Deposition misconduct usually results from the uncivil or obstructionist conduct of lawyers. But on occasion it is the deponent who mocks the deposition process. In In re: Shorenstein Hays-Nederlander Theatres (SHN) (June 20, 2019), the Delaware Supreme Court reviewed an extreme example of deponent misbehavior. Charitably, the court described the deponent’s responses as “flagrantly evasive,” “flippant,” and “abusive.” More accurately, the deponent’s deliberate, nonsensical responses were reminiscent of double-talking comedian Professor Irwin Corey who appeared on T.V. from the 1960s through the 1980s.
For example, the lawyer conducting the deposition tried his best to find out how many times the deponent met with counsel to prepare for the deposition.
Q. You told me you met with your counsel to prepare for the deposition.
Q. How many times?
A. Well, see, I think of time as a continuum. So I think I met with them from the beginning to the end. And the beginning was the start, and then there was the rehearsal, and then there was the preview, and now it’s what I think of as the performance. So, in my mind, I’m answering what you’re asking. If you could be more specific. Do you want hours?
A. Oh, I don’t wear a watch. So I know the sun coming up in the morning and the moon coming up at night.
Q. Can you tell me the number of times that you met with your counsel to prepare for the deposition? I’m looking for a number.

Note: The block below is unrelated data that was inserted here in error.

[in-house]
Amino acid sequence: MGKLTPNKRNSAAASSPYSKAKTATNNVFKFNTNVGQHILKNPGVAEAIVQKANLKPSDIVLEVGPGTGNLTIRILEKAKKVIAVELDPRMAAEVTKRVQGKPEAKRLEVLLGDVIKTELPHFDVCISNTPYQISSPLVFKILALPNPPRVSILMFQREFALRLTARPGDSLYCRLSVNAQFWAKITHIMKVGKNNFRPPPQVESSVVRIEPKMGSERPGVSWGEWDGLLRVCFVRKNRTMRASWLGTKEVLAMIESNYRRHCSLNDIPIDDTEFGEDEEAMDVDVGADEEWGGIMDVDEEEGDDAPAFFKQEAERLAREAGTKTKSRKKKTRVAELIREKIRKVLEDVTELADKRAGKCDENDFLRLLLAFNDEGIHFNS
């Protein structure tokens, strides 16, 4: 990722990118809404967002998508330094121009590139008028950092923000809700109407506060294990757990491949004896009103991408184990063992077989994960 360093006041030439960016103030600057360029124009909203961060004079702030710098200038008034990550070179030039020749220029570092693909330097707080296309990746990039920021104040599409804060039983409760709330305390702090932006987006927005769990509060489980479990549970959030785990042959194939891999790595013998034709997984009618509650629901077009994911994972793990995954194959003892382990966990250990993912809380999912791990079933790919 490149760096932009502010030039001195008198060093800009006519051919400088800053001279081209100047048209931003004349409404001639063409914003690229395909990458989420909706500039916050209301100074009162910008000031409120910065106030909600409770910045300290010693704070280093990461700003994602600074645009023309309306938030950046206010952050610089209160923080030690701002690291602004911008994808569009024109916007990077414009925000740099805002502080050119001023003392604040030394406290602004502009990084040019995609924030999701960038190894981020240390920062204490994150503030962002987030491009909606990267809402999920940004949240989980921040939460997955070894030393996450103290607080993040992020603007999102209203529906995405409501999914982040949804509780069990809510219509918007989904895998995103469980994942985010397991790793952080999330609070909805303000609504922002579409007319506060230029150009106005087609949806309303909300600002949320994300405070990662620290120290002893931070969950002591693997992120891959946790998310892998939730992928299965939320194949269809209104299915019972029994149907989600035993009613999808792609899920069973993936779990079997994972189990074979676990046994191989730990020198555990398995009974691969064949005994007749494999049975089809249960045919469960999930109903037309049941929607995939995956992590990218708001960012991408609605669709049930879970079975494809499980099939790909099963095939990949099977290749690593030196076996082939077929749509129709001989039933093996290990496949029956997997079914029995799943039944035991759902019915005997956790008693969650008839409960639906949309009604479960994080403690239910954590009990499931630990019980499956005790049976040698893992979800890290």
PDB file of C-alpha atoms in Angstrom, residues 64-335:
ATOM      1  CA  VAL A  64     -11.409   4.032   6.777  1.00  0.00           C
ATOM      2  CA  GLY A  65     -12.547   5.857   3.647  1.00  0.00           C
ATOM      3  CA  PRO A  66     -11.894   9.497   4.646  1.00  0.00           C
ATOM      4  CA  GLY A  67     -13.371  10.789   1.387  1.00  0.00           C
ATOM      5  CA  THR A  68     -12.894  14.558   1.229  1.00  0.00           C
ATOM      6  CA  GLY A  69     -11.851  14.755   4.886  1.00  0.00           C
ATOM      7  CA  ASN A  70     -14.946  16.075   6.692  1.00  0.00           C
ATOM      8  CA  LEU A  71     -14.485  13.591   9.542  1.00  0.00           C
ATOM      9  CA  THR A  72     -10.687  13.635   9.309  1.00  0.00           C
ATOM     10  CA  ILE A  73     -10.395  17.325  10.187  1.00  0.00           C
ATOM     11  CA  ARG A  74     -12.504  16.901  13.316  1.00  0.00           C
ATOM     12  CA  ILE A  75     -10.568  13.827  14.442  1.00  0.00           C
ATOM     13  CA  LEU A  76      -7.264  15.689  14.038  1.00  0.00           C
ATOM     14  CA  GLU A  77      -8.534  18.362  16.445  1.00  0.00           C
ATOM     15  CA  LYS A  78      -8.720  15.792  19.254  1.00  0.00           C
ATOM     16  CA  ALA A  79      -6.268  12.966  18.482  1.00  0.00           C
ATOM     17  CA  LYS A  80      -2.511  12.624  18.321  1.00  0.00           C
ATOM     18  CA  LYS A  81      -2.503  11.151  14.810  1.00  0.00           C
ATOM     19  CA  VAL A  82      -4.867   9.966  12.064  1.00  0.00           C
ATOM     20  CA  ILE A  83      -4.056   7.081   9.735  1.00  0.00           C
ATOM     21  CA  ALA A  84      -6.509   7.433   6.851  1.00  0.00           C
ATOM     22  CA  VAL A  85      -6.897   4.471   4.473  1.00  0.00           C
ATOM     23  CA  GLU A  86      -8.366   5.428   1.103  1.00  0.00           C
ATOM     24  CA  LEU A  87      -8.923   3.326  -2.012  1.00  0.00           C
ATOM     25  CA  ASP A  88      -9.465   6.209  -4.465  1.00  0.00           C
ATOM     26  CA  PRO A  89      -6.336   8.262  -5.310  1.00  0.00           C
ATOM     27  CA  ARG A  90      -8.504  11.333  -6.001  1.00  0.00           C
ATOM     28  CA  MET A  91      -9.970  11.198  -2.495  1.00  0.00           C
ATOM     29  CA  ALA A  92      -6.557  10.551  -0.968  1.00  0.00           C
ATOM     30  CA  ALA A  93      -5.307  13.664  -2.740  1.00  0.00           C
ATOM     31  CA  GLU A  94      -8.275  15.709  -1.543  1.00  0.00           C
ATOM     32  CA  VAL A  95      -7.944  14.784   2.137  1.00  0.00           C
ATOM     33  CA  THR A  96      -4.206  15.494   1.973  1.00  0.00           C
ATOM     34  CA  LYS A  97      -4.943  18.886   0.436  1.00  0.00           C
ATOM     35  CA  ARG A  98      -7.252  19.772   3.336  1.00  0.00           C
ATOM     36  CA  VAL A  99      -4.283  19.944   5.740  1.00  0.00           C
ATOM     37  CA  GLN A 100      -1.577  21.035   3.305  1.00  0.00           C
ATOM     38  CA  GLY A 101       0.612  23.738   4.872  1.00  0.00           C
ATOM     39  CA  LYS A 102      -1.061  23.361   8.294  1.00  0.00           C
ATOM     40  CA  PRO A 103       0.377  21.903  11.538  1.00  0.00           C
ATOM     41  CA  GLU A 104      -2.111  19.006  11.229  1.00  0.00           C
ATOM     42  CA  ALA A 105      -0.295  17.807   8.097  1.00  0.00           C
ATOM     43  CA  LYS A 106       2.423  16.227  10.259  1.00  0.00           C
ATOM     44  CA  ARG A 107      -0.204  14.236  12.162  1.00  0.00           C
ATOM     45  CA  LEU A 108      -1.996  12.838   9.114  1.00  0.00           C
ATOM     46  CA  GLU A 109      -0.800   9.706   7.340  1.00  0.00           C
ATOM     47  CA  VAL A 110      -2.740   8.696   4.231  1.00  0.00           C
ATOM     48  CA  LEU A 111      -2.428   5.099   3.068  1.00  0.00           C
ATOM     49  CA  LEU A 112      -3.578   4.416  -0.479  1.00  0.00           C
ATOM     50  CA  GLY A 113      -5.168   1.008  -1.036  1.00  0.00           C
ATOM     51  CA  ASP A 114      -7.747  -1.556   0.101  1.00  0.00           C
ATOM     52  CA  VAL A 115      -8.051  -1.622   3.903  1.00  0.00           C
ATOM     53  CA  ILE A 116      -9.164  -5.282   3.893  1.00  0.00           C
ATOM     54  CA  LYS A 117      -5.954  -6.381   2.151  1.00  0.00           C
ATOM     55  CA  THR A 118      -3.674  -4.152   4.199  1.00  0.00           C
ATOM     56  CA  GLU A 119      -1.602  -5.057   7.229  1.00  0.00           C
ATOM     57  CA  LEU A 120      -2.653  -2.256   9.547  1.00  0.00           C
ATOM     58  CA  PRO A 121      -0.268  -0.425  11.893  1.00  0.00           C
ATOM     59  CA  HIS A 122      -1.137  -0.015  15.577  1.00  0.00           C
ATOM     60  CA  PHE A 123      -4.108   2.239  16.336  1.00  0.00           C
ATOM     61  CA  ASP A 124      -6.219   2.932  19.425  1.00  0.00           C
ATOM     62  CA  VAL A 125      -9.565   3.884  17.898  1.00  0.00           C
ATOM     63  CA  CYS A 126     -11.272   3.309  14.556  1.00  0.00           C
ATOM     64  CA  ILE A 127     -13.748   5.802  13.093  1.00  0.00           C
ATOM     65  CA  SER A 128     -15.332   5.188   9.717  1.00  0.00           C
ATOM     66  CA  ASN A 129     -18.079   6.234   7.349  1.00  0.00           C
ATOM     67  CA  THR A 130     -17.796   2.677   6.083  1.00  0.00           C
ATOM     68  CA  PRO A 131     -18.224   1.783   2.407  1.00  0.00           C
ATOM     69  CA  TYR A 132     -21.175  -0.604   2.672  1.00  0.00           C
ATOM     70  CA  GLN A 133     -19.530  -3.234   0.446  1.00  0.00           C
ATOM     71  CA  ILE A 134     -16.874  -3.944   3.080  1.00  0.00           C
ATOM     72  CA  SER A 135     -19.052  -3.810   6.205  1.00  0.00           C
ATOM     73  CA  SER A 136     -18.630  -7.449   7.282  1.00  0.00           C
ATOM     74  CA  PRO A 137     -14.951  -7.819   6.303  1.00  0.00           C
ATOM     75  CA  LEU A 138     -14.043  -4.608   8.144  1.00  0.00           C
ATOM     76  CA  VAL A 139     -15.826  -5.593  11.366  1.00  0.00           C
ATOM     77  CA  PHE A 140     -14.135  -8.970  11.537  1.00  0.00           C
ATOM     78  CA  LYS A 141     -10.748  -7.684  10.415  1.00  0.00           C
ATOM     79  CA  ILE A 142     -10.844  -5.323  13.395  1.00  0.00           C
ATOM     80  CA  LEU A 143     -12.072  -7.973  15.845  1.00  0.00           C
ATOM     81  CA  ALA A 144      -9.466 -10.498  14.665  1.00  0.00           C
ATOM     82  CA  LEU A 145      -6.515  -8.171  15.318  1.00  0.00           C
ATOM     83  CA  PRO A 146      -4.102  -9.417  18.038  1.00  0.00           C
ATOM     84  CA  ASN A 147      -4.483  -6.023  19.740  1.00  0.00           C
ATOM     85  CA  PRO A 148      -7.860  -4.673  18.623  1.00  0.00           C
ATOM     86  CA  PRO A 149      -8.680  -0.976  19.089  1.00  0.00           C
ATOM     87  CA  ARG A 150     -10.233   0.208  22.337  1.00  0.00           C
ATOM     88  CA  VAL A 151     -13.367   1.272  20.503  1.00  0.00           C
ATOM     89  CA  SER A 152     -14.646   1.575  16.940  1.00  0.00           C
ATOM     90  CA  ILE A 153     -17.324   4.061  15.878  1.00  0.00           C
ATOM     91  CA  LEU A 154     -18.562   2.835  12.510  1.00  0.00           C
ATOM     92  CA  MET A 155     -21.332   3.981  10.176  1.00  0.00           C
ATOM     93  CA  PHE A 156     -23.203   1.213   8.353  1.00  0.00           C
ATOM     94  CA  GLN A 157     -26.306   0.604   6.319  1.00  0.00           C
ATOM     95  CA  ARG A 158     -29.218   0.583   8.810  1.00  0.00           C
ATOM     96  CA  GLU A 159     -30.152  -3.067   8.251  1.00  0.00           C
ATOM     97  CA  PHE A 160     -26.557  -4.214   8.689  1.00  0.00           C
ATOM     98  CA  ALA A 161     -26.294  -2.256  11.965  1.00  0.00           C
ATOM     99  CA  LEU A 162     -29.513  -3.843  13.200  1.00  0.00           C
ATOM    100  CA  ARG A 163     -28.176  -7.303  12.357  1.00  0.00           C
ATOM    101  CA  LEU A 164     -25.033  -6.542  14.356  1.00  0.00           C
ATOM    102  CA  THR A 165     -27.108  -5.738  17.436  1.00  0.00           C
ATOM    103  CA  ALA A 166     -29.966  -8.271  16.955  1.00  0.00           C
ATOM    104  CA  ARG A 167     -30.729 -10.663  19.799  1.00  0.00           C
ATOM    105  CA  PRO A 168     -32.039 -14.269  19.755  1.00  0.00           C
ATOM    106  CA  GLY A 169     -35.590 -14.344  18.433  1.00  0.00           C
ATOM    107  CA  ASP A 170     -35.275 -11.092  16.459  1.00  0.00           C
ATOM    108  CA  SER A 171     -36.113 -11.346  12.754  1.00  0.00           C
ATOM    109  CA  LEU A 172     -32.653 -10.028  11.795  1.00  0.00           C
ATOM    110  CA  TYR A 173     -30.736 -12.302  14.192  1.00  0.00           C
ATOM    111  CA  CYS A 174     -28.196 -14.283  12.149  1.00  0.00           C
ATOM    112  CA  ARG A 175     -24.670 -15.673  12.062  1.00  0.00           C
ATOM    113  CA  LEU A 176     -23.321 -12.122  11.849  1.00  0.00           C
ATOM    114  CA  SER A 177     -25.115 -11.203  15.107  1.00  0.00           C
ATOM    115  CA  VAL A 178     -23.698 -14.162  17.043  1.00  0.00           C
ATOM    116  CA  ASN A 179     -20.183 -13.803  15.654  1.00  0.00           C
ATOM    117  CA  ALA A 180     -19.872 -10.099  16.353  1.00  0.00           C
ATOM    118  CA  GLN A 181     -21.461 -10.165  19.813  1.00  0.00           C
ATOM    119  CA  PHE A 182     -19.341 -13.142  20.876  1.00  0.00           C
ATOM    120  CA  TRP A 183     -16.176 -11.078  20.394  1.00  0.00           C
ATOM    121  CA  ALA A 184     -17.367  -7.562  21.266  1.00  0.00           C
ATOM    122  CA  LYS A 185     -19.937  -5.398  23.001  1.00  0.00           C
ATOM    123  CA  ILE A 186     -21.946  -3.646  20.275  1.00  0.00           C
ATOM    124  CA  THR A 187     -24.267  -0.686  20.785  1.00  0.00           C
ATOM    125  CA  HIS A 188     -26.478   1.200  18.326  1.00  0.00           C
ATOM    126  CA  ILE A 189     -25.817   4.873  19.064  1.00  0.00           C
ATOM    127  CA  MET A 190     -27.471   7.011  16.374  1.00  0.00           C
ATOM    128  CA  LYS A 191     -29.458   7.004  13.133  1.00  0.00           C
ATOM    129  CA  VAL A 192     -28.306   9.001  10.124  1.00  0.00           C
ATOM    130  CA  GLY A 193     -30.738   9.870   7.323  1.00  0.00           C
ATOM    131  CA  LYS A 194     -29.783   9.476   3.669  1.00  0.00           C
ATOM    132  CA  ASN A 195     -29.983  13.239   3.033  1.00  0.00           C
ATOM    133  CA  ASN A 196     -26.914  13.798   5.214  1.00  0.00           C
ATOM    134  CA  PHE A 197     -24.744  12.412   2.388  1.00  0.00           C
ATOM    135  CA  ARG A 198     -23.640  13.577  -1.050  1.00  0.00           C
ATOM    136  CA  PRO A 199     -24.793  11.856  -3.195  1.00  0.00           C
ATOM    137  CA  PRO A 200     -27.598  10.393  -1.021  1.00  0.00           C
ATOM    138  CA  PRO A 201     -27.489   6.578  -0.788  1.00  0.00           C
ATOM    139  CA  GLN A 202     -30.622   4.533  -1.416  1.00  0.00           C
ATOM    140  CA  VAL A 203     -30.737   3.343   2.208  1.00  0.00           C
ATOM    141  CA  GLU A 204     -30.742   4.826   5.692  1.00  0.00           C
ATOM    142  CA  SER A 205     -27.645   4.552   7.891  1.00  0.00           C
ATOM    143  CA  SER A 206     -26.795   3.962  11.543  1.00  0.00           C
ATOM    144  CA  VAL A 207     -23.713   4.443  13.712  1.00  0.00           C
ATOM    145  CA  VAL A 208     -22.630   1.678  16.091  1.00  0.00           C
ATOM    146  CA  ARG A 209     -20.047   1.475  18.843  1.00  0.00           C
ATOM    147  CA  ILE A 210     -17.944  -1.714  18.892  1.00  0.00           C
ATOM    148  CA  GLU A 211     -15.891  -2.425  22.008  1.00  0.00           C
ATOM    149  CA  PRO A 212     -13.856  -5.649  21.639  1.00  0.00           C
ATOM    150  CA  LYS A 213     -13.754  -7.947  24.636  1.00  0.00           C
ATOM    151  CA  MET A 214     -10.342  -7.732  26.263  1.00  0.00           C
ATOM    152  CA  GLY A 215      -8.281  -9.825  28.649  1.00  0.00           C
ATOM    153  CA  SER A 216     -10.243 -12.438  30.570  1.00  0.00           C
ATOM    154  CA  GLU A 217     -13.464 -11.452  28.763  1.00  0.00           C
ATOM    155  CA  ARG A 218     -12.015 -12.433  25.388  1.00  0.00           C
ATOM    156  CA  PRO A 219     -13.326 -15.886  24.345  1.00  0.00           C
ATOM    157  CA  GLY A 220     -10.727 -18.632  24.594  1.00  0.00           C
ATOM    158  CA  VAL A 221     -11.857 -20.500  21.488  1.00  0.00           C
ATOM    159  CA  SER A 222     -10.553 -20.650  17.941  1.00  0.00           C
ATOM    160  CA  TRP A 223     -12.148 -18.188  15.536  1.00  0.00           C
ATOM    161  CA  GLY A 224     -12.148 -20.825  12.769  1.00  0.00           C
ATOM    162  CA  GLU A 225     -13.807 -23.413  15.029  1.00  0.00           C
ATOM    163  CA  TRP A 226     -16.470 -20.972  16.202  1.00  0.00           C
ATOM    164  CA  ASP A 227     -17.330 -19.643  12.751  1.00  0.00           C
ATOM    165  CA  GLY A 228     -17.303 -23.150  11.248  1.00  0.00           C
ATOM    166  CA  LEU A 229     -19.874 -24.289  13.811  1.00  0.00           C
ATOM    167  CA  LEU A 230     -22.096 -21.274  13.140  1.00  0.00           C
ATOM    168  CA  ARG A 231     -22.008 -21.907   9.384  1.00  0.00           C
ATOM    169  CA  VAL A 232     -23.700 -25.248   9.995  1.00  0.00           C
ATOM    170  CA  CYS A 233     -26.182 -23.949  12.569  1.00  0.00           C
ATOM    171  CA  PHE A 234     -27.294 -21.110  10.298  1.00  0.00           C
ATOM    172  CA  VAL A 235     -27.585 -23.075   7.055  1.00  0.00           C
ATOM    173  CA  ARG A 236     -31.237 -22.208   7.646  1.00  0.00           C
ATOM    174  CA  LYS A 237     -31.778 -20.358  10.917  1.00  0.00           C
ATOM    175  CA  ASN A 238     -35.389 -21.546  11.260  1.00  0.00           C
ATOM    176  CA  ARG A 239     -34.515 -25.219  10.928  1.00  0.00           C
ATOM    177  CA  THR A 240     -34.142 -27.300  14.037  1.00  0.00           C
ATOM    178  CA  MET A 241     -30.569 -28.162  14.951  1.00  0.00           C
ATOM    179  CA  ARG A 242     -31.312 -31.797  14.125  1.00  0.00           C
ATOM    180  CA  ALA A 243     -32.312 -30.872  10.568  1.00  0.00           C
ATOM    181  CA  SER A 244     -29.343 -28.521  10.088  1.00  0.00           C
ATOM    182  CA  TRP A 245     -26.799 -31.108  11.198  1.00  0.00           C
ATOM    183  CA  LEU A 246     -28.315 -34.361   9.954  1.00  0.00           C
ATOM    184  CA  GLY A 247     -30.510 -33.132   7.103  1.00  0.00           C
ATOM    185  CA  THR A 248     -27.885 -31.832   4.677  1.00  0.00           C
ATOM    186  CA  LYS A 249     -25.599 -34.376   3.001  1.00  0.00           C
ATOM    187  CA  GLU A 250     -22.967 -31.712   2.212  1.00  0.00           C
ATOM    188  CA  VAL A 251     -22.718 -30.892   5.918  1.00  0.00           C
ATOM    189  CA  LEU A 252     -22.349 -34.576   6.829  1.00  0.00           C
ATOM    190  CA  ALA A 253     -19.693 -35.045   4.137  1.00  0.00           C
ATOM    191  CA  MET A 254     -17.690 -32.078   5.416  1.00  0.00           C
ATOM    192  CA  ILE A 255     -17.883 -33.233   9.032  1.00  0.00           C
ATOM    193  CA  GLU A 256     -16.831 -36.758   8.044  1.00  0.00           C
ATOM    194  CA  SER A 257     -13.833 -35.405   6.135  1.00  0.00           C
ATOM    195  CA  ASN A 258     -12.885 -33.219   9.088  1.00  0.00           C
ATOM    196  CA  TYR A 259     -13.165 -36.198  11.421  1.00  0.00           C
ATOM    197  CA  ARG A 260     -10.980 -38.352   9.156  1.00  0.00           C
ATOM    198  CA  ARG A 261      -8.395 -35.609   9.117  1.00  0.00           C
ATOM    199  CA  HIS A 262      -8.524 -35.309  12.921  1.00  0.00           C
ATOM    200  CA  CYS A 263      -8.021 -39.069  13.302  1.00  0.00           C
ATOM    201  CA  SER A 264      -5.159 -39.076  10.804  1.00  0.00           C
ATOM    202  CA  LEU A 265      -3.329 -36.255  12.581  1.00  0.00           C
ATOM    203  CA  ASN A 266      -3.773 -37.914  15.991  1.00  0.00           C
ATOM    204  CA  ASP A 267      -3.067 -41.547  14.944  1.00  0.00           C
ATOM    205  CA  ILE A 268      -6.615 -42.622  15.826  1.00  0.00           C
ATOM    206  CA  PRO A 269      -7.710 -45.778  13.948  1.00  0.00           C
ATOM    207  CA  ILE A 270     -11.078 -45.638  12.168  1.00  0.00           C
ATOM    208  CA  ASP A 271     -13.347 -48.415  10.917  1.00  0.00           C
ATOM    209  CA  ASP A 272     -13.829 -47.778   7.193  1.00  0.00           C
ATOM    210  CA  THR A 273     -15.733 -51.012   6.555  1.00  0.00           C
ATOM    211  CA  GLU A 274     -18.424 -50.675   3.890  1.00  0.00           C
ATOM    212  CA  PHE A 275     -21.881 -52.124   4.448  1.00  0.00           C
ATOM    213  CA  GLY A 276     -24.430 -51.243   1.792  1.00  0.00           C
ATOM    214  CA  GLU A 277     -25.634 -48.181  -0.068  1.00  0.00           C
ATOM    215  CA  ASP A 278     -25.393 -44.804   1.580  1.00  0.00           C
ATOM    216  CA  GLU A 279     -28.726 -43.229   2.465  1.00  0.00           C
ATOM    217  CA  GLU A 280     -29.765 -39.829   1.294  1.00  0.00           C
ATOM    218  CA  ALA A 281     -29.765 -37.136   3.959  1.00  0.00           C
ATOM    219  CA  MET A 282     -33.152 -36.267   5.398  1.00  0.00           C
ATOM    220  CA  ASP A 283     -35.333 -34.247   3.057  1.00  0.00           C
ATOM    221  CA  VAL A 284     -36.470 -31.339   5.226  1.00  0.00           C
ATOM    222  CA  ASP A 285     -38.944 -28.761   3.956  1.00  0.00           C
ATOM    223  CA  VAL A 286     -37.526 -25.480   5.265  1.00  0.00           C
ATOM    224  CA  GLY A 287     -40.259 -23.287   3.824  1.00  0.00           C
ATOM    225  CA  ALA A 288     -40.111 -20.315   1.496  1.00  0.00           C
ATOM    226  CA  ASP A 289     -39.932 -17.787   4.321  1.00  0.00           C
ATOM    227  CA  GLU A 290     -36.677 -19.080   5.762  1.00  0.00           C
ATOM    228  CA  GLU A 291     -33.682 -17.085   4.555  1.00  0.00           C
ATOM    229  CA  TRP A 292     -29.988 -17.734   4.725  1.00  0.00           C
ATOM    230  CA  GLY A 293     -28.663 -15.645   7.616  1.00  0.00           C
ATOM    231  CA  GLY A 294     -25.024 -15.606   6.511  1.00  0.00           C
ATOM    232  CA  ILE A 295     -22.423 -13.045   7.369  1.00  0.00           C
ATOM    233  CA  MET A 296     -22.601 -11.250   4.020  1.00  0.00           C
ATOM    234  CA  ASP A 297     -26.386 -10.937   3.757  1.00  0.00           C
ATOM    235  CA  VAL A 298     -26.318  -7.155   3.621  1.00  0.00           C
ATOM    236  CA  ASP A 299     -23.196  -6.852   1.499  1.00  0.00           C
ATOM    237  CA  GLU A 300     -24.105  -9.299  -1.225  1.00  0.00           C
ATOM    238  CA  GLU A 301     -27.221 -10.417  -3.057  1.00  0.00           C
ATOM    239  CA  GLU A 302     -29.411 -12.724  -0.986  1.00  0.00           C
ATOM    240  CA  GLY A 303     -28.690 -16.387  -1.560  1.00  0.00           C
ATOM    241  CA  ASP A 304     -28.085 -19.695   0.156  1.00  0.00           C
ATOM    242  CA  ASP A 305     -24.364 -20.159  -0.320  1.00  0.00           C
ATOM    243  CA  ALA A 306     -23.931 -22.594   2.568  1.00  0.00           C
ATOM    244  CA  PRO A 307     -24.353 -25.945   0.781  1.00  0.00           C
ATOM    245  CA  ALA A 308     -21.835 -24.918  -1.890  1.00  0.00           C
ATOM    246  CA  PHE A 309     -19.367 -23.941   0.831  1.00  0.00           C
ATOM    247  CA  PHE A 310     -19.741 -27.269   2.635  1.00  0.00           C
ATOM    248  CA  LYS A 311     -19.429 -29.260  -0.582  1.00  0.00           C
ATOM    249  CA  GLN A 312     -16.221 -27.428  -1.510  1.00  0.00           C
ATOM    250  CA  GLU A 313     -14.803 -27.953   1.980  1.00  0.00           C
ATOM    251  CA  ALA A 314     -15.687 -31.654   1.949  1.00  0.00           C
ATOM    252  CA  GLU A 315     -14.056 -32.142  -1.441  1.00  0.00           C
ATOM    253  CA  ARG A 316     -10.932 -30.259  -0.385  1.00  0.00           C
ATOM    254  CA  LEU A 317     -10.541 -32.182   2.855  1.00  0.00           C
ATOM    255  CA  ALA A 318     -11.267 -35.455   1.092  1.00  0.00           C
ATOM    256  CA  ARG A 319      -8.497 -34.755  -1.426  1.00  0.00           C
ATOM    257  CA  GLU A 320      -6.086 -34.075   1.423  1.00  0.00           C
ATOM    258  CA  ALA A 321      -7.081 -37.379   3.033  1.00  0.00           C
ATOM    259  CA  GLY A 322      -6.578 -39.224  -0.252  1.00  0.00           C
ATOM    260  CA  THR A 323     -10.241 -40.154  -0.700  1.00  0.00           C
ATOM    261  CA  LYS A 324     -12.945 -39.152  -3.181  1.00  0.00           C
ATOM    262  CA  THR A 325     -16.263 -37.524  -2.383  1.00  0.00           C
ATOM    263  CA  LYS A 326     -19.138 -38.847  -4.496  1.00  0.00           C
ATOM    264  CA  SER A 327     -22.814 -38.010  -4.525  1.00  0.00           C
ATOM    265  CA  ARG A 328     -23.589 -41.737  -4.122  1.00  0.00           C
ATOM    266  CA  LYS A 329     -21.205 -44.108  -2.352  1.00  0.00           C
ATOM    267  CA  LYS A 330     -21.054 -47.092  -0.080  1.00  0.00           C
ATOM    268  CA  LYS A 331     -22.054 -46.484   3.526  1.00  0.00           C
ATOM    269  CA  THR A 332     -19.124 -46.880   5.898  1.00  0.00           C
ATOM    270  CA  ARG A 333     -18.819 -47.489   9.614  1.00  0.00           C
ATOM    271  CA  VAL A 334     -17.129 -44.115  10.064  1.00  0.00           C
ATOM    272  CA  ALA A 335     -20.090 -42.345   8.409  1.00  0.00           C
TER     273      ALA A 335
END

A. Well, I gave you that.
Q. What was the number?
A. The number was the beginning to the end.
Other areas of inquiry also failed to produce relevant information.
Q. When was SHN founded?
A. At the beginning.
Q. In what year?
A. The year it was founded.
Q. So my question is, was your father a founder of SHN?
A. My – I am the daughter of my father.
Q. By definition, you are the daughter of your father. My question was, is your father a founder of SHN?
A. My father and my mother raised me in an environment to have a great love and appreciation of the arts and introduced me to many, many people.
The trial court awarded attorneys’ fees and costs for the deponent’s willful bad faith litigation tactics. The award was not challenged on appeal. Nevertheless, the Delaware Supreme Court raised the misconduct issue sua sponte “to remind counsel that they have a responsibility to intercede and not sit idly by as their client engages in abusive deposition misconduct.” The court also tried to look at the bright side by suggesting that the deposition transcript be employed in “training new lawyers on deposition skills.”